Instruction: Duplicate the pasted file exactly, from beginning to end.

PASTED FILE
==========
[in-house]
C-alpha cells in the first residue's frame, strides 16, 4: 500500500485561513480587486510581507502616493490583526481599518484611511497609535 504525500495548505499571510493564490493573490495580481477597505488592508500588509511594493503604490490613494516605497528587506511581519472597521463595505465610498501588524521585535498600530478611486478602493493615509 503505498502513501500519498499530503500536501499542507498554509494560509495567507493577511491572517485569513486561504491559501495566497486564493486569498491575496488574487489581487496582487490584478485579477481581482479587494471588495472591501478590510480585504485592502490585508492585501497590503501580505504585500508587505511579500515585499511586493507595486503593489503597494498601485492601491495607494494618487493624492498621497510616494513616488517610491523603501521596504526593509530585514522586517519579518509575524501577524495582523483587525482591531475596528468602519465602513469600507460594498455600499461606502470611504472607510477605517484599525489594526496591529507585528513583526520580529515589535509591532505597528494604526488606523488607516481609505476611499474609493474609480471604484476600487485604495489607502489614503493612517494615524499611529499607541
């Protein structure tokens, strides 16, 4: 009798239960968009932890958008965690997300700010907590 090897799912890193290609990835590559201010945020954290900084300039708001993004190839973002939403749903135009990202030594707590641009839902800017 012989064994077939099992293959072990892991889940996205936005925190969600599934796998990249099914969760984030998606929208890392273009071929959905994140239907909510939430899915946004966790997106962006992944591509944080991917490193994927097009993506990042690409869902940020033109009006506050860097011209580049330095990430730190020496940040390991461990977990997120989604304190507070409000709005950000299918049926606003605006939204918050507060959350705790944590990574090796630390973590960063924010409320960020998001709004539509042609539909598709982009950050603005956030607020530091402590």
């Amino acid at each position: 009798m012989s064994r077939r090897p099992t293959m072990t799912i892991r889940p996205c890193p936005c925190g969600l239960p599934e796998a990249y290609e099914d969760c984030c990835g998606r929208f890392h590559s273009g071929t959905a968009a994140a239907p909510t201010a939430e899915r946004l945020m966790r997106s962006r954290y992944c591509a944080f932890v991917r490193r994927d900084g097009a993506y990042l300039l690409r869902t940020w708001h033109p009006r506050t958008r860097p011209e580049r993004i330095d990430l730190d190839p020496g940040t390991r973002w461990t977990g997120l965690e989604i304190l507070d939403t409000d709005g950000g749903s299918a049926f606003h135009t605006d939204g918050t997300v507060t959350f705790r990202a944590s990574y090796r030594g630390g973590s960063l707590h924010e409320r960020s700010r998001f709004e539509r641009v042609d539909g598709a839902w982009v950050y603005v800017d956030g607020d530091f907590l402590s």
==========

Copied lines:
[in-house]
C-alpha cells in the first residue's frame, strides 16, 4: 500500500485561513480587486510581507502616493490583526481599518484611511497609535 504525500495548505499571510493564490493573490495580481477597505488592508500588509511594493503604490490613494516605497528587506511581519472597521463595505465610498501588524521585535498600530478611486478602493493615509 503505498502513501500519498499530503500536501499542507498554509494560509495567507493577511491572517485569513486561504491559501495566497486564493486569498491575496488574487489581487496582487490584478485579477481581482479587494471588495472591501478590510480585504485592502490585508492585501497590503501580505504585500508587505511579500515585499511586493507595486503593489503597494498601485492601491495607494494618487493624492498621497510616494513616488517610491523603501521596504526593509530585514522586517519579518509575524501577524495582523483587525482591531475596528468602519465602513469600507460594498455600499461606502470611504472607510477605517484599525489594526496591529507585528513583526520580529515589535509591532505597528494604526488606523488607516481609505476611499474609493474609480471604484476600487485604495489607502489614503493612517494615524499611529499607541
């Protein structure tokens, strides 16, 4: 009798239960968009932890958008965690997300700010907590 090897799912890193290609990835590559201010945020954290900084300039708001993004190839973002939403749903135009990202030594707590641009839902800017 012989064994077939099992293959072990892991889940996205936005925190969600599934796998990249099914969760984030998606929208890392273009071929959905994140239907909510939430899915946004966790997106962006992944591509944080991917490193994927097009993506990042690409869902940020033109009006506050860097011209580049330095990430730190020496940040390991461990977990997120989604304190507070409000709005950000299918049926606003605006939204918050507060959350705790944590990574090796630390973590960063924010409320960020998001709004539509042609539909598709982009950050603005956030607020530091402590």
């Amino acid at each position: 009798m012989s064994r077939r090897p099992t293959m072990t799912i892991r889940p996205c890193p936005c925190g969600l239960p599934e796998a990249y290609e099914d969760c984030c990835g998606r929208f890392h590559s273009g071929t959905a968009a994140a239907p909510t201010a939430e899915r946004l945020m966790r997106s962006r954290y992944c591509a944080f932890v991917r490193r994927d900084g097009a993506y990042l300039l690409r869902t940020w708001h033109p009006r506050t958008r860097p011209e580049r993004i330095d990430l730190d190839p020496g940040t390991r973002w461990t977990g997120l965690e989604i304190l507070d939403t409000d709005g950000g749903s299918a049926f606003h135009t605006d939204g918050t997300v507060t959350f705790r990202a944590s990574y090796r030594g630390g973590s960063l707590h924010e409320r960020s700010r998001f709004e539509r641009v042609d539909g598709a839902w982009v950050y603005v800017d956030g607020d530091f907590l402590s």